in a class of its own, and they have a long burn time
compared to filament bulbs.

- does the on-off switch require a seal or is it magnetically
operated? The switch is likely to be the main failure point
and anything mechanical will fail sooner or later.

- how reliable are the bulbs and what do they cost to replace?
HID bulbs are pretty expensive (and environmentally very
unfriendly as they contain mercury) but they last a while.

- how reliable are the batteries and what do they cost to replace?
Again, environmental issus - lead acid batteries and NiCads
are not great here, while lithium batteries are expensive.


- Keith



29 Oct 2003 19:00:12
Pete Melbourne
Re: Fa&Mi Torches, and Umbilicals

On Wed, 29 Oct 2003 18:25:48 -0000, "David Walker"
<wbsdavenews@hotmail.com > wrote:

>The main problem i've got in making a decision is the distinct lack of
>information about any of the Fami stuff - their website has a very vague
>outline of its features, and they don't seem to be very common in the UK so
>finding information about them is hard. If anyone knows a source of info on
>Fami torches (i've seen the review of the 2001 on divernet), for example a
>manual / marketing sheet / leaflet, or anything really, that'd be really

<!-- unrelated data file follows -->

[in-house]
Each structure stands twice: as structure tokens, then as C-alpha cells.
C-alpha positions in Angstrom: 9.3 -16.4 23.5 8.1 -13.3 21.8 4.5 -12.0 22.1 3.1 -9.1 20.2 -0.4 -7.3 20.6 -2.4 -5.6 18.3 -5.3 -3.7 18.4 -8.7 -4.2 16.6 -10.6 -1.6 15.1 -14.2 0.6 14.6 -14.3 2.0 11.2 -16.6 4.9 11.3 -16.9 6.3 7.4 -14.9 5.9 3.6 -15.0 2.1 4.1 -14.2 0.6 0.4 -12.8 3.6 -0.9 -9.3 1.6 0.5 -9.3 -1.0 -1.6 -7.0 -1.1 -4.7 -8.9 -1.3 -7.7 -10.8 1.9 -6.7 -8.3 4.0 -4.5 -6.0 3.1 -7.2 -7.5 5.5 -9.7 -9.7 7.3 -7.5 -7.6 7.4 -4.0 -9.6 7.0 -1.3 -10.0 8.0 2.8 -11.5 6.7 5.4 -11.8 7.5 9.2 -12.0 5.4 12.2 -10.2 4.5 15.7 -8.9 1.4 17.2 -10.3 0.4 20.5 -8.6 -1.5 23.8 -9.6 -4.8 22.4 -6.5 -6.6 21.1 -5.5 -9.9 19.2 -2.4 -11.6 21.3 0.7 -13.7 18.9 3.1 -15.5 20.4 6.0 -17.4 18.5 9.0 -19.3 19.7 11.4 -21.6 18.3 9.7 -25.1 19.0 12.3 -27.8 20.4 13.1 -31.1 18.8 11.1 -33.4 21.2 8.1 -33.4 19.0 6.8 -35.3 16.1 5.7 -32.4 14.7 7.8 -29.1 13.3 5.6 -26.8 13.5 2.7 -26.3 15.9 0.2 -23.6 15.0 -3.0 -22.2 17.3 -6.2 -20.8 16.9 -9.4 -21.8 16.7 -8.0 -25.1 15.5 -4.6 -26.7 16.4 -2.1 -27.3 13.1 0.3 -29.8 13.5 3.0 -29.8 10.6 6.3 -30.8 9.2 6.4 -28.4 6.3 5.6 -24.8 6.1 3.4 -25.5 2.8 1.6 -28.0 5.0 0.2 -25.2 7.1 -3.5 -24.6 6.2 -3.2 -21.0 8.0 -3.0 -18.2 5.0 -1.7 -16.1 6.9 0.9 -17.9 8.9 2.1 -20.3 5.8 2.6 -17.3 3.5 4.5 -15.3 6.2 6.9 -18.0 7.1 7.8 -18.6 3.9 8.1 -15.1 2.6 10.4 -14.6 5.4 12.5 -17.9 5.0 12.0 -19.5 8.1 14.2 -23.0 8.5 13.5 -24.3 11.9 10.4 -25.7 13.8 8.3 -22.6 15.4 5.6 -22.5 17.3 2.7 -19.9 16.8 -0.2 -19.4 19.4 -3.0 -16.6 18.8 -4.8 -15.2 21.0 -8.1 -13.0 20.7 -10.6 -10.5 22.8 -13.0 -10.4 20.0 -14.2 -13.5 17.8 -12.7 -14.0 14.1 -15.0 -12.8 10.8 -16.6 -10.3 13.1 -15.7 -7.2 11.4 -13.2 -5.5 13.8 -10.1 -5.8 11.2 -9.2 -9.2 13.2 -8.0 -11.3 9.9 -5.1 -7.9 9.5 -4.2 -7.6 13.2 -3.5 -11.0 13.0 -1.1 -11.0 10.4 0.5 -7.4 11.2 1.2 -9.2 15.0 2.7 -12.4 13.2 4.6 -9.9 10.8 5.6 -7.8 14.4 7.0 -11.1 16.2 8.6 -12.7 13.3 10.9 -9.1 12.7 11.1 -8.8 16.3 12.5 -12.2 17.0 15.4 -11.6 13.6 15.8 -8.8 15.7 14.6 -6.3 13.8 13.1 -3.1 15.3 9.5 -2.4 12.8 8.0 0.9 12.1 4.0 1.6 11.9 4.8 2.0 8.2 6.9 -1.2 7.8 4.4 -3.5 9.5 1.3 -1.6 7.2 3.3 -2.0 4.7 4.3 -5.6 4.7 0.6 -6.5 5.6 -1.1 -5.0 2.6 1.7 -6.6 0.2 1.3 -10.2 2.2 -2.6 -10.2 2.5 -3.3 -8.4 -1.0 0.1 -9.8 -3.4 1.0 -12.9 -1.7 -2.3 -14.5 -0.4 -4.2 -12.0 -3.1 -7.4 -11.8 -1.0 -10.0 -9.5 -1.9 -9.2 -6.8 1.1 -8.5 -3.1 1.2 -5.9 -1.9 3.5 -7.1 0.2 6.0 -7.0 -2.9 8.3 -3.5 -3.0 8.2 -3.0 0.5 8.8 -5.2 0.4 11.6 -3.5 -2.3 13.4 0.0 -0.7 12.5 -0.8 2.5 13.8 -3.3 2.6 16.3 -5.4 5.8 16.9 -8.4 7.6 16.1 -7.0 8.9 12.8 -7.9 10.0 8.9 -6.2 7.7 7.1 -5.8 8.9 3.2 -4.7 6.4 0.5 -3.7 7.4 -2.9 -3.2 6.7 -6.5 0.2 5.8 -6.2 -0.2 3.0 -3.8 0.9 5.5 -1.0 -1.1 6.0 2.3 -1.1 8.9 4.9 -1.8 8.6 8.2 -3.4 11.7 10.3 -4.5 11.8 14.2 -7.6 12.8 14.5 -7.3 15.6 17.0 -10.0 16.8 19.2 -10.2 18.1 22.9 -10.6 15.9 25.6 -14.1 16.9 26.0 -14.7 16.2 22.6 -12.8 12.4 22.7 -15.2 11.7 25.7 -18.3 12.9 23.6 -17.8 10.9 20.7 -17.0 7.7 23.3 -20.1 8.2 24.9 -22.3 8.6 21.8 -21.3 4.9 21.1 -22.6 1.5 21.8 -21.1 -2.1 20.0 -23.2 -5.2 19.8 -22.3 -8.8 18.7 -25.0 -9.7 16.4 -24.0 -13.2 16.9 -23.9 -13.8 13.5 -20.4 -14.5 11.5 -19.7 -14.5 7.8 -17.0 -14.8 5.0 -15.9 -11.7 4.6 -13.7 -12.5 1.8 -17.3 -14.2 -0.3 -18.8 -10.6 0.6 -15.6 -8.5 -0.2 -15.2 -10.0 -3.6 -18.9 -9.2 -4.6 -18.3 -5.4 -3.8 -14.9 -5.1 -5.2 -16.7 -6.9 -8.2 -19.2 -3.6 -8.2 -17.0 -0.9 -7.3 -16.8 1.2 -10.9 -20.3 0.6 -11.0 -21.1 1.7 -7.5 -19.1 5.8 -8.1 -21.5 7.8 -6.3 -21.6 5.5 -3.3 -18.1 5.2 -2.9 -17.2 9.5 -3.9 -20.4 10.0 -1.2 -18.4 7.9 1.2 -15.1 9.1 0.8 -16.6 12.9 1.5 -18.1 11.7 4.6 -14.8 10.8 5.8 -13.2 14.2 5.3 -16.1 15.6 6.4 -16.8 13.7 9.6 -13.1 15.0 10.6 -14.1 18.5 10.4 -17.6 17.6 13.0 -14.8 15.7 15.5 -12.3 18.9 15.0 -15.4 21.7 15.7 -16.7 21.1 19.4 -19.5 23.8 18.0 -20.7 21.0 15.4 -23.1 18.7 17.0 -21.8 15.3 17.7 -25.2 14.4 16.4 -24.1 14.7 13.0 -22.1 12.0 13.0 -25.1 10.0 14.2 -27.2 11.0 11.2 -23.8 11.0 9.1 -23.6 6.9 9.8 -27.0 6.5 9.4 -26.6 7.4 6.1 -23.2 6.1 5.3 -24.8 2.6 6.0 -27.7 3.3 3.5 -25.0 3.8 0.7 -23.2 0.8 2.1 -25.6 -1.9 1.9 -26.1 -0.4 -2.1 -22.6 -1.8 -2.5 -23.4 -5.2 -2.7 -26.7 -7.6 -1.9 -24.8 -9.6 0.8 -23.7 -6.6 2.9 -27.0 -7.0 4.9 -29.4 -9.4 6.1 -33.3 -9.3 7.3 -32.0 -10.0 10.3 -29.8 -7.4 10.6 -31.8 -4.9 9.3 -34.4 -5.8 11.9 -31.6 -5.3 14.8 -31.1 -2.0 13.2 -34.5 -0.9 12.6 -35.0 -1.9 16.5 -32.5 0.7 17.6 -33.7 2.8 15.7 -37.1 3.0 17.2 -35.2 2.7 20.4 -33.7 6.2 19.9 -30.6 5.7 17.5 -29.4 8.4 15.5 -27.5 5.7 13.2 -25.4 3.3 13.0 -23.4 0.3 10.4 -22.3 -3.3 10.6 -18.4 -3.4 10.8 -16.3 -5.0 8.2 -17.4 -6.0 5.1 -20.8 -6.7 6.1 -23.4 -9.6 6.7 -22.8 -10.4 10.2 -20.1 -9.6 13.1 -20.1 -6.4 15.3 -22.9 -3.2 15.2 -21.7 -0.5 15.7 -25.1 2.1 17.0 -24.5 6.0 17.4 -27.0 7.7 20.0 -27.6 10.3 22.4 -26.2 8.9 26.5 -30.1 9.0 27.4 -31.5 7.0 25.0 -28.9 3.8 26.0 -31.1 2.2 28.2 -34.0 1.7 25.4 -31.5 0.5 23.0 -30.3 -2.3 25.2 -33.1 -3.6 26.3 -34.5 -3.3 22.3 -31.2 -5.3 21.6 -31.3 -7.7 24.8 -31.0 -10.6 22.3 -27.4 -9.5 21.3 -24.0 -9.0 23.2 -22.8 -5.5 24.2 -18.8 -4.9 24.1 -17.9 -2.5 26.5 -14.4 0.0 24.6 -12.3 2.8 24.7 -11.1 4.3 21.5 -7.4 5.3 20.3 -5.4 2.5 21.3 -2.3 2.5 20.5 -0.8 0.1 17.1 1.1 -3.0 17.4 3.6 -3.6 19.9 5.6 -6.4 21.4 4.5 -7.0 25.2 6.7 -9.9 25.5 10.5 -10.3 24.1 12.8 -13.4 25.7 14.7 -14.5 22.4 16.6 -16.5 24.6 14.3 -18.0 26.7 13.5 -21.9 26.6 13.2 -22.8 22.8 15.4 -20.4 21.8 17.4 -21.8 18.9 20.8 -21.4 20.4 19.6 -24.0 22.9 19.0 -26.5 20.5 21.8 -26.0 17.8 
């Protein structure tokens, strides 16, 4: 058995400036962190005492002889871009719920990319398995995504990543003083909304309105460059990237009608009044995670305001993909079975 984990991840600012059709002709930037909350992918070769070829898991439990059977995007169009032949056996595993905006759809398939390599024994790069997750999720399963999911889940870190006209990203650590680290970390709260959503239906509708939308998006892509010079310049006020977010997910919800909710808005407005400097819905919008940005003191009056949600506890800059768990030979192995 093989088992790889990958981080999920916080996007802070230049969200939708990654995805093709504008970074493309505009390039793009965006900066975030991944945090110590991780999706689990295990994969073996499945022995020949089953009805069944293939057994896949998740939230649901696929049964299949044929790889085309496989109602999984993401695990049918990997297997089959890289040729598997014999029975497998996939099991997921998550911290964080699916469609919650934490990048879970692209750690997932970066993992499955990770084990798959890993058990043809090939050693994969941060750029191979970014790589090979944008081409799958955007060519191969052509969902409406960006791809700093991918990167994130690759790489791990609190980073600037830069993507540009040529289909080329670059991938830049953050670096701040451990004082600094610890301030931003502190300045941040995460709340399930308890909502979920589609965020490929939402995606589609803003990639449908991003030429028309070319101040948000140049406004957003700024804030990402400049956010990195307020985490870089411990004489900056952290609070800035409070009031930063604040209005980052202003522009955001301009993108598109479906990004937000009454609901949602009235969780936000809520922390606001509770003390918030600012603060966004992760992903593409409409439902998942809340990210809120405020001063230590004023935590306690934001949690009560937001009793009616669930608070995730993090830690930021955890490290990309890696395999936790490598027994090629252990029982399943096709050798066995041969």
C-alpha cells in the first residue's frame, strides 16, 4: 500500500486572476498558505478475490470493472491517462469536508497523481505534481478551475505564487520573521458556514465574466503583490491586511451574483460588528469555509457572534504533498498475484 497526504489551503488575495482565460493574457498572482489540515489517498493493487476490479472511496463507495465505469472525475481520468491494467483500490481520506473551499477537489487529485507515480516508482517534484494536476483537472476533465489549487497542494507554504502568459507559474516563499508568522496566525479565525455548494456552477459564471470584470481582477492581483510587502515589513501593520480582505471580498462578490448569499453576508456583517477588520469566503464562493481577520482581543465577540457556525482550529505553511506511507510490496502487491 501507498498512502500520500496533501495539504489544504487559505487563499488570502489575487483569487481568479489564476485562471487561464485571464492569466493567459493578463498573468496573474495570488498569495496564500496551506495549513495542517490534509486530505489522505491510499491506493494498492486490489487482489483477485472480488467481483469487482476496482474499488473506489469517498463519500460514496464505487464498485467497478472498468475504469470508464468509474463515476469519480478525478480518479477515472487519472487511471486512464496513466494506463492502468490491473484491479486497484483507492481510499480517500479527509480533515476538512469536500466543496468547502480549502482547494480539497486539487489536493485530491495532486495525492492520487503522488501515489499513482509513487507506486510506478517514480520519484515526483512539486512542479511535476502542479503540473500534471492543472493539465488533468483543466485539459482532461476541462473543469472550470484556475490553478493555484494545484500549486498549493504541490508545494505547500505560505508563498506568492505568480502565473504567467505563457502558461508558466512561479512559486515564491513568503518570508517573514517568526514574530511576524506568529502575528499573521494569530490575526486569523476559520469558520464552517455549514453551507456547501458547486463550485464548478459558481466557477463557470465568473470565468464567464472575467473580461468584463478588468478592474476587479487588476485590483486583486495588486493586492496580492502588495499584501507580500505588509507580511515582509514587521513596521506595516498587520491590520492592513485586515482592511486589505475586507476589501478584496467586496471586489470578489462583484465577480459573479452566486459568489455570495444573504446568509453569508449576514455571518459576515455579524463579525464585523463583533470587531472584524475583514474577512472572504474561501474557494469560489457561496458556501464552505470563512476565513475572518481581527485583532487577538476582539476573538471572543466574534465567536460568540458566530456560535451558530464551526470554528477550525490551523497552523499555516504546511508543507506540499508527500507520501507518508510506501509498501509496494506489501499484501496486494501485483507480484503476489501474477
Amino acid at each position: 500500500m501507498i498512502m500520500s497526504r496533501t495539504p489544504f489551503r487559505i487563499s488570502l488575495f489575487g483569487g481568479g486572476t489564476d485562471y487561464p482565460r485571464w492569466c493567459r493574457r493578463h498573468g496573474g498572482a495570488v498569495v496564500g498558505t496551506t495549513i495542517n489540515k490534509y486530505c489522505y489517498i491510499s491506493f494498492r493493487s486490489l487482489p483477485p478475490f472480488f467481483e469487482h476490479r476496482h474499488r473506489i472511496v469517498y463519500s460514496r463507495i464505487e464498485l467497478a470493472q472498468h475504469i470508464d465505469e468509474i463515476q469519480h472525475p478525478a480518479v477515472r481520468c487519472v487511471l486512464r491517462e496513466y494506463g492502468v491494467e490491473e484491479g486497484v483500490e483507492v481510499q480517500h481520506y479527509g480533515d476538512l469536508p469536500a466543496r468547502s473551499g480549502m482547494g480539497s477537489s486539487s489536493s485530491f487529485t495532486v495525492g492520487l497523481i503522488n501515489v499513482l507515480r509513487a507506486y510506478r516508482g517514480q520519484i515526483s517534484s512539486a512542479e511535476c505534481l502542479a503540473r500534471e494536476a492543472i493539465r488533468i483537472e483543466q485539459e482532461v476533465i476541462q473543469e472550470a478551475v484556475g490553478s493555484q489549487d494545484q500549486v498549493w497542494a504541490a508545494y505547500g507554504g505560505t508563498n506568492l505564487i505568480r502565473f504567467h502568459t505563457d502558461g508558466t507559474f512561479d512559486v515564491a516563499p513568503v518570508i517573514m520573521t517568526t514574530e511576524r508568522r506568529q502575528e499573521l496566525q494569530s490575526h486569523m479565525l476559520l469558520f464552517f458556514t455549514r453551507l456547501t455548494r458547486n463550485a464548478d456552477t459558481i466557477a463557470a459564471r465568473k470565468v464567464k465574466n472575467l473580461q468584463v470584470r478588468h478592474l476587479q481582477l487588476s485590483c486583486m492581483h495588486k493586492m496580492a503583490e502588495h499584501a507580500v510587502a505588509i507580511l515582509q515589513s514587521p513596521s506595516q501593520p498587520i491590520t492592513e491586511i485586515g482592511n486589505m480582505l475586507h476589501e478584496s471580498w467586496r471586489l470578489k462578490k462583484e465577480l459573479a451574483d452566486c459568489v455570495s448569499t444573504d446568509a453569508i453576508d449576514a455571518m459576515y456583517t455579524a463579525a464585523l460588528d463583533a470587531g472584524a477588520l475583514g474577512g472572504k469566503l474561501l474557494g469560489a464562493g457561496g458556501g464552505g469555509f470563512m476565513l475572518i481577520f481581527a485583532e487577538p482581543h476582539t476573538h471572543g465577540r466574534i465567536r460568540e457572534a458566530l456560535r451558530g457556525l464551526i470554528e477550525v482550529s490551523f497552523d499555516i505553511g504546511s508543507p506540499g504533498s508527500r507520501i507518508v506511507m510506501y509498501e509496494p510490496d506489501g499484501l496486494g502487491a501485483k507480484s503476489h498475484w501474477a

>useful.

Denney Diving sell them and has a bit of info about each model, that
might help

http://www.divingdirectshop.co.uk/acatalog/FAMI.html



Pete
diving 'at' melbourne 'dot' me 'dot' uk


29 Oct 2003 19:19:03
Simon Kay
Re: Fa&Mi Torches, and Umbilicals

On Wed, 29 Oct 2003 19:00:12 +0000, Pete Melbourne <psmvsl@yahoo.com >
wrote:

>On Wed, 29 Oct 2003 18:25:48 -0000, "David Walker"
><wbsdavenews@hotmail.com> wrote:
>
>>The main problem i've got in making a decision is the distinct lack of
>>information about any of the Fami stuff - their website has a very vague
>>outline of its features, and they don't seem to be very common in the UK so
>>finding information about them is hard. If anyone knows a source of info on
>>Fami torches (i've seen the review of the 2001 on divernet), for example a
>>manual / marketing sheet / leaflet, or anything really, that'd be really
>>useful.
>
>Denney Diving sell them and has a bit of info about each model, that
>might help
>
>http://www.divingdirectshop.co.uk/acatalog/FAMI.html
>
>
>
>Pete
>diving 'at' melbourne 'dot' me 'dot' uk


I had a look at them last time I was in Denneys. They seem solid and
well made.


SimonK


30 Oct 2003 01:34:50
David Walker
Re: Fa&Mi Torches, and Umbilicals

> >Denney Diving sell them and has a bit of info about each model, that
> >might help